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  • Writer's pictureA is for Agape


There’s a wobble in his voice, “I don’t know, I just wanted to do more stuff.”

My son and daughter are currently camping in California with my in laws. This has been an annual tradition for the last four years. This is the first year I’ve heard the wobble from my son.

I’ve heard it from my daughter, she’s an emotional little soul and she gets homesick regularly but gets over it quickly.

My son is easily distracted and can read a book, wander, play a board game, he’s usually fine.

I think there are a combination of factors at work. One, he’s twelve, almost thirteen. That’s a tough year. Two, all the other kids camping are right around that age, too. So, they are all acting weird and don’t know why.

Three, and most importantly, there’s nothing to distract him this year.

Last summer, the best summer ever, if he’s to be believed, his friends and he were 10 and 11. That’s the perfect age for running through the woods, climbing trees, jumping carefree over logs, and throwing rocks that hit you on the forehead and leave cool scars that you still talk about today.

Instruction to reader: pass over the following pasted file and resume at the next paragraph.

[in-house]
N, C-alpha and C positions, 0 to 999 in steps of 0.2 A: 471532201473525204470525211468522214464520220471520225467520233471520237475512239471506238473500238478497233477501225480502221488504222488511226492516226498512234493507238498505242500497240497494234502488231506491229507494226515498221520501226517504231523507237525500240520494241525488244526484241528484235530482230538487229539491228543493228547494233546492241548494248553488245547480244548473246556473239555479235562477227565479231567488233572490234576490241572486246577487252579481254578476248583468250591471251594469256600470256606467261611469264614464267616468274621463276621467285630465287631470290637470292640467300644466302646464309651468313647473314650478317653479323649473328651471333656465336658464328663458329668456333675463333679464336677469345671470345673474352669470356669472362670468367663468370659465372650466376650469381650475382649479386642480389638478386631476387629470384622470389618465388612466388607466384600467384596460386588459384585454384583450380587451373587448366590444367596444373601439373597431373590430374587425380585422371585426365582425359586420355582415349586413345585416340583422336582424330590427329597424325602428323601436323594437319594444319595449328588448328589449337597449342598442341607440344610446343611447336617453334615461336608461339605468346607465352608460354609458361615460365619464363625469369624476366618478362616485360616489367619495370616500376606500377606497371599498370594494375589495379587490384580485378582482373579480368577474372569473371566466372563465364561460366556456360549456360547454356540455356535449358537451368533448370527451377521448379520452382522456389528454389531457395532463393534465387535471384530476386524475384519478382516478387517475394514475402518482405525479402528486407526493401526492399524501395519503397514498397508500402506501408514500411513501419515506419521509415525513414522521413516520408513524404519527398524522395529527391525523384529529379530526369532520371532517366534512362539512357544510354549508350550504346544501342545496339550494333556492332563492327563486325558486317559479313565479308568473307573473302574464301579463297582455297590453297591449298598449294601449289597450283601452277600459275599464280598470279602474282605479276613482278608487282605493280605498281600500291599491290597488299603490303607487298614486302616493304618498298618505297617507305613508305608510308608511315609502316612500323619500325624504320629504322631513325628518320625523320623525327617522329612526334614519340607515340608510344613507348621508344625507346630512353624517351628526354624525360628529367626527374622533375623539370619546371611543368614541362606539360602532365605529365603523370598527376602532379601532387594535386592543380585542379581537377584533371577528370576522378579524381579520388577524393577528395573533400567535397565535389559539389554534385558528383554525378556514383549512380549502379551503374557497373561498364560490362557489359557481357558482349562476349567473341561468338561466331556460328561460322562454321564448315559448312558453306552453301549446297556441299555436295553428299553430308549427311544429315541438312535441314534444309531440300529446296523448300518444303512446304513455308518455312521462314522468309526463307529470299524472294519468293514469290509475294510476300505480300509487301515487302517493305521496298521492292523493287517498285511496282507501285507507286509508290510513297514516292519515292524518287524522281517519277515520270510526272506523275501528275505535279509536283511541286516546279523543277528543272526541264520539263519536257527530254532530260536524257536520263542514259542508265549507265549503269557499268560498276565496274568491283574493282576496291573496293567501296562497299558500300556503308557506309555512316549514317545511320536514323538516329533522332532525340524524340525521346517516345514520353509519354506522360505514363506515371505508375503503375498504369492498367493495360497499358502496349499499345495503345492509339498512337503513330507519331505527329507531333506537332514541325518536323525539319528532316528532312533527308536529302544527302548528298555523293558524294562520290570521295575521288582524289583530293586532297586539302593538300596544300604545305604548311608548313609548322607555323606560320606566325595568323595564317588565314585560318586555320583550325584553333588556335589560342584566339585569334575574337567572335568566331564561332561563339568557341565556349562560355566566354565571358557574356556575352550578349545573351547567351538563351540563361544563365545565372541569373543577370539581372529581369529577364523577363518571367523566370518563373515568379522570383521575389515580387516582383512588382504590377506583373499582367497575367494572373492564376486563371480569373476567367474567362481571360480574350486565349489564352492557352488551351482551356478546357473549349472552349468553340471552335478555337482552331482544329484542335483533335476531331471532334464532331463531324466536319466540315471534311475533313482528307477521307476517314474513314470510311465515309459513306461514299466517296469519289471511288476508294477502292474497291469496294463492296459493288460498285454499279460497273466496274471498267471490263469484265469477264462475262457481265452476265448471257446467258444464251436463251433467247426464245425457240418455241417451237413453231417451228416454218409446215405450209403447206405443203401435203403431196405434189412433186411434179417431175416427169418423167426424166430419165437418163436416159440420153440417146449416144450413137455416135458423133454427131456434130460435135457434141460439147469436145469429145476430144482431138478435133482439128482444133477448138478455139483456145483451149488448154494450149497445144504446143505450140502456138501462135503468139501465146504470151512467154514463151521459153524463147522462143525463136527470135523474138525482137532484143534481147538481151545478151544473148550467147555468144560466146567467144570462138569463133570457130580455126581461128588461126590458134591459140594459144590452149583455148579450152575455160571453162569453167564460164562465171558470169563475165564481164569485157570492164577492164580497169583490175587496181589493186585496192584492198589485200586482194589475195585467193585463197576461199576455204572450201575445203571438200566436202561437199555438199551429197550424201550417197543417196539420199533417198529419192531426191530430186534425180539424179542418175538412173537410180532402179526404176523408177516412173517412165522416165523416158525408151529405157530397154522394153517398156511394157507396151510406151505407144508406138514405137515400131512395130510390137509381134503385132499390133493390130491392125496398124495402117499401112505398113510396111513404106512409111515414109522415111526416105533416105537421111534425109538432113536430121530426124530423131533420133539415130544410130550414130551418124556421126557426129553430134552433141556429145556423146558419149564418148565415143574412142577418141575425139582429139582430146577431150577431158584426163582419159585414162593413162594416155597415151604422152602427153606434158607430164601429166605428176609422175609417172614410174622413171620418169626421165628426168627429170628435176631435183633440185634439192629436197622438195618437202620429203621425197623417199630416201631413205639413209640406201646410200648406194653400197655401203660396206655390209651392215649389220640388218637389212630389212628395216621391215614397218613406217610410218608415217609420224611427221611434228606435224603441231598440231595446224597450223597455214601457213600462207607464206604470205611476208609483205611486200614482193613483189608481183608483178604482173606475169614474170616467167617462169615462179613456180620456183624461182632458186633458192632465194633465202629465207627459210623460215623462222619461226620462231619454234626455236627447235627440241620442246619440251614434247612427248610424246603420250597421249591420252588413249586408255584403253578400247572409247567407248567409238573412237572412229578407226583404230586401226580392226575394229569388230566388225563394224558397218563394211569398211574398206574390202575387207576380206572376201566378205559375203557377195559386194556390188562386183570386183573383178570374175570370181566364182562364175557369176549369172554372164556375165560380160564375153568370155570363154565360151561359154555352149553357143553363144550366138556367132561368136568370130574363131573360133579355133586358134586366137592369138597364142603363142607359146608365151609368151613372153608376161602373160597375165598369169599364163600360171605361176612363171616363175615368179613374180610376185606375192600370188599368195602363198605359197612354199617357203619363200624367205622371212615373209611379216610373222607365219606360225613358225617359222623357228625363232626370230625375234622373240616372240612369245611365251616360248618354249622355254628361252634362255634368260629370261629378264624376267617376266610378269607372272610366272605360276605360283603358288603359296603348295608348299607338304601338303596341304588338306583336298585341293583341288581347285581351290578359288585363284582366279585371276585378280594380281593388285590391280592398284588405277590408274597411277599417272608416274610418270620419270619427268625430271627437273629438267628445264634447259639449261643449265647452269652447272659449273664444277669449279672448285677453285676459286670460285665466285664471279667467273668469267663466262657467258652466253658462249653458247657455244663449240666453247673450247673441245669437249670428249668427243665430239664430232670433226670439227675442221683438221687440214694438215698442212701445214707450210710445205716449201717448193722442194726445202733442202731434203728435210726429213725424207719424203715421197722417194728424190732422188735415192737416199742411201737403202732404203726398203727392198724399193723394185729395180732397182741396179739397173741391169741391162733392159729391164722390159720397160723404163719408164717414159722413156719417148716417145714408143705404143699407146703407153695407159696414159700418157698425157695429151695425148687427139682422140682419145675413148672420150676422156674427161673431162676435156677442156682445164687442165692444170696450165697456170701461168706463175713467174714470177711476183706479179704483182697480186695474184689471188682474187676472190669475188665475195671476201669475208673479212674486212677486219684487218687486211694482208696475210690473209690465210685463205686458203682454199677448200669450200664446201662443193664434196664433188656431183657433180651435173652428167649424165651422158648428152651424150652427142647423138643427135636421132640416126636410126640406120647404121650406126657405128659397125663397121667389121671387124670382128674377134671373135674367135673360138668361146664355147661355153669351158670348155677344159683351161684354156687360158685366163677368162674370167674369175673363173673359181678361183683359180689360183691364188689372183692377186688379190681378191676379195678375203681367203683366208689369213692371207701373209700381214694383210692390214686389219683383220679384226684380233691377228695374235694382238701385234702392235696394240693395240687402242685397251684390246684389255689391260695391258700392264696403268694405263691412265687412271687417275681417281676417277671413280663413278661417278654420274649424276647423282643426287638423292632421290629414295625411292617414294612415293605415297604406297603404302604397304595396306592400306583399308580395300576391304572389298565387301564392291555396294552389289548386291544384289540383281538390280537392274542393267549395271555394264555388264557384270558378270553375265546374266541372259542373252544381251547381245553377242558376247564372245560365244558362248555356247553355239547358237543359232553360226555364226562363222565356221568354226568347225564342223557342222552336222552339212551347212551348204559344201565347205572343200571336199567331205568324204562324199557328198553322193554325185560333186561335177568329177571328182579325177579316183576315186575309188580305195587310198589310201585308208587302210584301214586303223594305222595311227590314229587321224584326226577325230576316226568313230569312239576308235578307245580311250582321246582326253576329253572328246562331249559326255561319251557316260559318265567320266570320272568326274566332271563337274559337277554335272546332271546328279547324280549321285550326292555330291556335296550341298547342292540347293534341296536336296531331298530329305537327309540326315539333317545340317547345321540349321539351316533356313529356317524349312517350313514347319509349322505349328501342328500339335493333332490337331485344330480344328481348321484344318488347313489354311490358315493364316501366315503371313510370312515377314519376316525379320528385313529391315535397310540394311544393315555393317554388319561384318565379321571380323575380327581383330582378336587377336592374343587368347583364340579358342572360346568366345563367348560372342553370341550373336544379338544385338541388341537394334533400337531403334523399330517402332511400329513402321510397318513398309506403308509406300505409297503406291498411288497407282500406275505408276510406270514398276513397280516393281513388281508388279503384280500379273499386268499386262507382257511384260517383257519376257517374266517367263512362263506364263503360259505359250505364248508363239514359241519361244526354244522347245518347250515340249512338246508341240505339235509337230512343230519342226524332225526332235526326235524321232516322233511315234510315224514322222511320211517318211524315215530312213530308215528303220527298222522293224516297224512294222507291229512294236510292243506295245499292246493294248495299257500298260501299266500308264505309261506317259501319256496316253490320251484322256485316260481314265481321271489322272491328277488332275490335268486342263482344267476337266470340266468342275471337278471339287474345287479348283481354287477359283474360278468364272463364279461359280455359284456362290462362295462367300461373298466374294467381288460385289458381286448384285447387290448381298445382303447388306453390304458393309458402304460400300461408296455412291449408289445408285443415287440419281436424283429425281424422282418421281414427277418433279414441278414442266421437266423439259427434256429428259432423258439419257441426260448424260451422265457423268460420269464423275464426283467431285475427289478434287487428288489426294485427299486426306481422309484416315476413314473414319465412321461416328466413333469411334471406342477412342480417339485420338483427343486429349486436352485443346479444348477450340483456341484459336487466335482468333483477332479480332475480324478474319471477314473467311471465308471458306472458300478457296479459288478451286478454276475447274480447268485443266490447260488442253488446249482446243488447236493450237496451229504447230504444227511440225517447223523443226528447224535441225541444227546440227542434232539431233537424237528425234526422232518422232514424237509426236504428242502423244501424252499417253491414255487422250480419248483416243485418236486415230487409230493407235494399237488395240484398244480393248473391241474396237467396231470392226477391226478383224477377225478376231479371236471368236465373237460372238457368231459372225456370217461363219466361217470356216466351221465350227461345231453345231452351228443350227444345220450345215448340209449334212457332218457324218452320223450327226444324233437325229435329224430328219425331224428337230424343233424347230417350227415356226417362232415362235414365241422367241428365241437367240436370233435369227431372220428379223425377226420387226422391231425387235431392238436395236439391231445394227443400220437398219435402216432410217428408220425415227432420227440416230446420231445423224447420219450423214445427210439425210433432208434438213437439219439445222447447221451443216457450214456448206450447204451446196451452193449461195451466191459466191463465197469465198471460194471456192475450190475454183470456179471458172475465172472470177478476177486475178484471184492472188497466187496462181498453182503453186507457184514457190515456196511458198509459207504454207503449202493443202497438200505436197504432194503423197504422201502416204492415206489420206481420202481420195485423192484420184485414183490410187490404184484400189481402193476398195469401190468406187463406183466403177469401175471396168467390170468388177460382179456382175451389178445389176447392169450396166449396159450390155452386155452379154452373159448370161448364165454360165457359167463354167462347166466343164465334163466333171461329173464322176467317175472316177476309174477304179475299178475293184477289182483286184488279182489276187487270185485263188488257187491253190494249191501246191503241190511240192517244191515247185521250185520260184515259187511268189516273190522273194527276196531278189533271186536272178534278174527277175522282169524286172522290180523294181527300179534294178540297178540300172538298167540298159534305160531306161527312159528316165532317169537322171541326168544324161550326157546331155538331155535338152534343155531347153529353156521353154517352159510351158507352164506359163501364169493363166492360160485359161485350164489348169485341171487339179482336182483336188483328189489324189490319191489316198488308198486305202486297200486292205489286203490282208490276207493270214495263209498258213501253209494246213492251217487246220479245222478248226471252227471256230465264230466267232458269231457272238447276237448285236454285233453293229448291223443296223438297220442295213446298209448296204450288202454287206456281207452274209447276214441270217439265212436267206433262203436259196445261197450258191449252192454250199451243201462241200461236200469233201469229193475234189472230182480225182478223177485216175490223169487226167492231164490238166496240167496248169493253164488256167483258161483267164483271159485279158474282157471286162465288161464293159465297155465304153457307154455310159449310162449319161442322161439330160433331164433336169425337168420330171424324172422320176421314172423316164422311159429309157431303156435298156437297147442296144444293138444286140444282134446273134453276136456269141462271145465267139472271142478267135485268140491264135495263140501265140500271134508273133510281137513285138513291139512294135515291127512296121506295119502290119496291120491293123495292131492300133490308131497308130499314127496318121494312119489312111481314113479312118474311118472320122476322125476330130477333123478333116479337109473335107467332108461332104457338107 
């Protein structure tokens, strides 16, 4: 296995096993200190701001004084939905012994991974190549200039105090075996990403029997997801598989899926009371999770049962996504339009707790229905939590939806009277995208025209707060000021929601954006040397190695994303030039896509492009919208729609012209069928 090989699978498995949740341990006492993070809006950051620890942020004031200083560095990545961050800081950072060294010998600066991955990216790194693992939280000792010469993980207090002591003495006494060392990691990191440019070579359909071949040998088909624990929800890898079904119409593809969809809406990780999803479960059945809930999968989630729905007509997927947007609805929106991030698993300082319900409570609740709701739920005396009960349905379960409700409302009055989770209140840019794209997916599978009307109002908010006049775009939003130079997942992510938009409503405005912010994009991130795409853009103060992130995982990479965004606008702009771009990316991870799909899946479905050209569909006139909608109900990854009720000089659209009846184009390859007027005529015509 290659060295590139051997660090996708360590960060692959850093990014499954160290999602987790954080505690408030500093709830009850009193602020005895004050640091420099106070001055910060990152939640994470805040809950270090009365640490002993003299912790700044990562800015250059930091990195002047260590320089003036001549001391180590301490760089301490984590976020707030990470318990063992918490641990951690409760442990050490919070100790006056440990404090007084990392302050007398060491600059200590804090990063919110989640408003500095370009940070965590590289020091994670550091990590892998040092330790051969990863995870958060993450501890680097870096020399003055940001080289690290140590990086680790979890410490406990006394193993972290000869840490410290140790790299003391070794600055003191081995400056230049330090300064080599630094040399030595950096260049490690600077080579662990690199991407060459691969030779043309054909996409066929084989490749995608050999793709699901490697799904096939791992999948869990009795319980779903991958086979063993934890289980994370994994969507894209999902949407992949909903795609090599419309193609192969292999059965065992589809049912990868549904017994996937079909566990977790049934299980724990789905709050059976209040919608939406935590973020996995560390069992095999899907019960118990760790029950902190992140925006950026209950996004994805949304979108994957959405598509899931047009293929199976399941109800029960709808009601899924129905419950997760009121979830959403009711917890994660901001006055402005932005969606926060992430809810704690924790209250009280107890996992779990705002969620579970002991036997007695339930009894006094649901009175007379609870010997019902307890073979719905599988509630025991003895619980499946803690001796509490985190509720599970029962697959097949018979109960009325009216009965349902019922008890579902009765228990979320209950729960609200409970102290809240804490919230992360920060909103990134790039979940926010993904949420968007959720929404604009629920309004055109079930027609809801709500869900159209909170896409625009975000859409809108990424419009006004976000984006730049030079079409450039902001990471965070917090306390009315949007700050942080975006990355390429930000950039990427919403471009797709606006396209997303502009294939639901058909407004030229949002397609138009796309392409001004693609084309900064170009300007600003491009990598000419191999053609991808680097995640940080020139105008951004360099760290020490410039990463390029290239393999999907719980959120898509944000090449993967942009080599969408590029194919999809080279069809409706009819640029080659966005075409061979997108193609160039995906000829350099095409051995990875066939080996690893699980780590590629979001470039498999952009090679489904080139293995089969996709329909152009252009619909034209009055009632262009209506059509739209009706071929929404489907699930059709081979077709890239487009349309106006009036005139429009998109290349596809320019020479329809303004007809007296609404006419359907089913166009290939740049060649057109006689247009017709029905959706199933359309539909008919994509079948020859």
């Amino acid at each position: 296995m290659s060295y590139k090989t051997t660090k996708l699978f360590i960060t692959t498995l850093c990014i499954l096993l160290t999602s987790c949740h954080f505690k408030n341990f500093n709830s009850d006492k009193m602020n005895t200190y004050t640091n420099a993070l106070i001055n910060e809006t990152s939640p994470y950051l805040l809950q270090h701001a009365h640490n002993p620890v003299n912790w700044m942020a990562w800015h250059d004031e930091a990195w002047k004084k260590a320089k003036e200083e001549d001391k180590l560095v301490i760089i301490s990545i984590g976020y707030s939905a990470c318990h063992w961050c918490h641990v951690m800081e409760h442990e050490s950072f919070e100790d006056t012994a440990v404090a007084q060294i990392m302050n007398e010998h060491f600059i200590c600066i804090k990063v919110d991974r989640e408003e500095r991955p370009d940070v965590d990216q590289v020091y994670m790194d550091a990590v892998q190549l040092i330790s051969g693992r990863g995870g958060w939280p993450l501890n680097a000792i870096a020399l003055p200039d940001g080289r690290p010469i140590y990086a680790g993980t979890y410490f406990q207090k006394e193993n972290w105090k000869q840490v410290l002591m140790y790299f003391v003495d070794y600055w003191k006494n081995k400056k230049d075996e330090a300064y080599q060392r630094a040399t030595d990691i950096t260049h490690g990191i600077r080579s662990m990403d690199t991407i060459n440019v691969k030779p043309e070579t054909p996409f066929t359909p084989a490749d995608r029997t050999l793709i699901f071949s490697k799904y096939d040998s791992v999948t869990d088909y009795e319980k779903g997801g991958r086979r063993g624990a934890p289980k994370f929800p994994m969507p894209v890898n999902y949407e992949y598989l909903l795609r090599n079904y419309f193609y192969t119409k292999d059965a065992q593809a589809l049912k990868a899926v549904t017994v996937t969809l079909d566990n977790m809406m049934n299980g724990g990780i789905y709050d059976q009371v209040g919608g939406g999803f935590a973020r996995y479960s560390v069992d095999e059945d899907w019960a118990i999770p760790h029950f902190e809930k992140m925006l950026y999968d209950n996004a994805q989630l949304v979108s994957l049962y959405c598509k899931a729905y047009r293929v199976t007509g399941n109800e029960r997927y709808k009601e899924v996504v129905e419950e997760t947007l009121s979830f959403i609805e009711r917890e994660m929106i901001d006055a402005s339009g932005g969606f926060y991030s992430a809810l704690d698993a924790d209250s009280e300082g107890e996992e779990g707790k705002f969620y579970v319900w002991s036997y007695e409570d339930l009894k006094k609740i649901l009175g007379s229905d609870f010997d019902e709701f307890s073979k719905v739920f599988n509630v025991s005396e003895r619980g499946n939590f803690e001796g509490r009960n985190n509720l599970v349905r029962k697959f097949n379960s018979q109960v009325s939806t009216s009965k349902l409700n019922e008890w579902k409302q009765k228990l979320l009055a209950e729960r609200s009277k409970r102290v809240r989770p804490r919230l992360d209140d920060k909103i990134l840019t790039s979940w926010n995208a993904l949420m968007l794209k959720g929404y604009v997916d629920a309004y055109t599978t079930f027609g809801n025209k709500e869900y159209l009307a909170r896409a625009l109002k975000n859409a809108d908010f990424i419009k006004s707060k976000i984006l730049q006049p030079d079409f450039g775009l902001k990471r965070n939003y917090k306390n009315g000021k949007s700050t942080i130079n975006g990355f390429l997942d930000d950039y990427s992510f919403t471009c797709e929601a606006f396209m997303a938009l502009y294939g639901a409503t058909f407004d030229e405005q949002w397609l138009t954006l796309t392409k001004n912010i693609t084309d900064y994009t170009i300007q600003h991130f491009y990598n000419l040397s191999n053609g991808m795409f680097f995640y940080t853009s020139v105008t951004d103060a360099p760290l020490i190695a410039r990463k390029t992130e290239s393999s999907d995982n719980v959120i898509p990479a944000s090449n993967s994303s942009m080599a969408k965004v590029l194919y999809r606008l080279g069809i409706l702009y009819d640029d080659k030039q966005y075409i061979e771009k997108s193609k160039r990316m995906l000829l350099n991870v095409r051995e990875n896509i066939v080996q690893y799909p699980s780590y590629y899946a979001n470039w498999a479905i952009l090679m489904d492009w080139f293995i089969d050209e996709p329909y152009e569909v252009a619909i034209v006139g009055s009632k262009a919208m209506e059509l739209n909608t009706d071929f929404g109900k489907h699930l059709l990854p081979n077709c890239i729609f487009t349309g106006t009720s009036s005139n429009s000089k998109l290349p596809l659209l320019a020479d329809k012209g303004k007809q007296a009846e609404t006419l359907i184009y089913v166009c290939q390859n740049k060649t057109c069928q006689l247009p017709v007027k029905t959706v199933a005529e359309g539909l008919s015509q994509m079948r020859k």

Yeah, 12 and 13 is kind of lame. You forget how much fun it is to run wild and to not care about your hair and you certainly didn’t think about if you were cool or not (you were the coolest).

My darling boy is homesick because puberty takes away the confidence to throw on tennis shoes and a tee shirt and ask your friends to ride bikes to get ice cream.

I love every change that my kids go through but I hate knowing how hard each one will be.

So, sweet boy, keep running with abandon as long as you want, because they’re the ones missing out.

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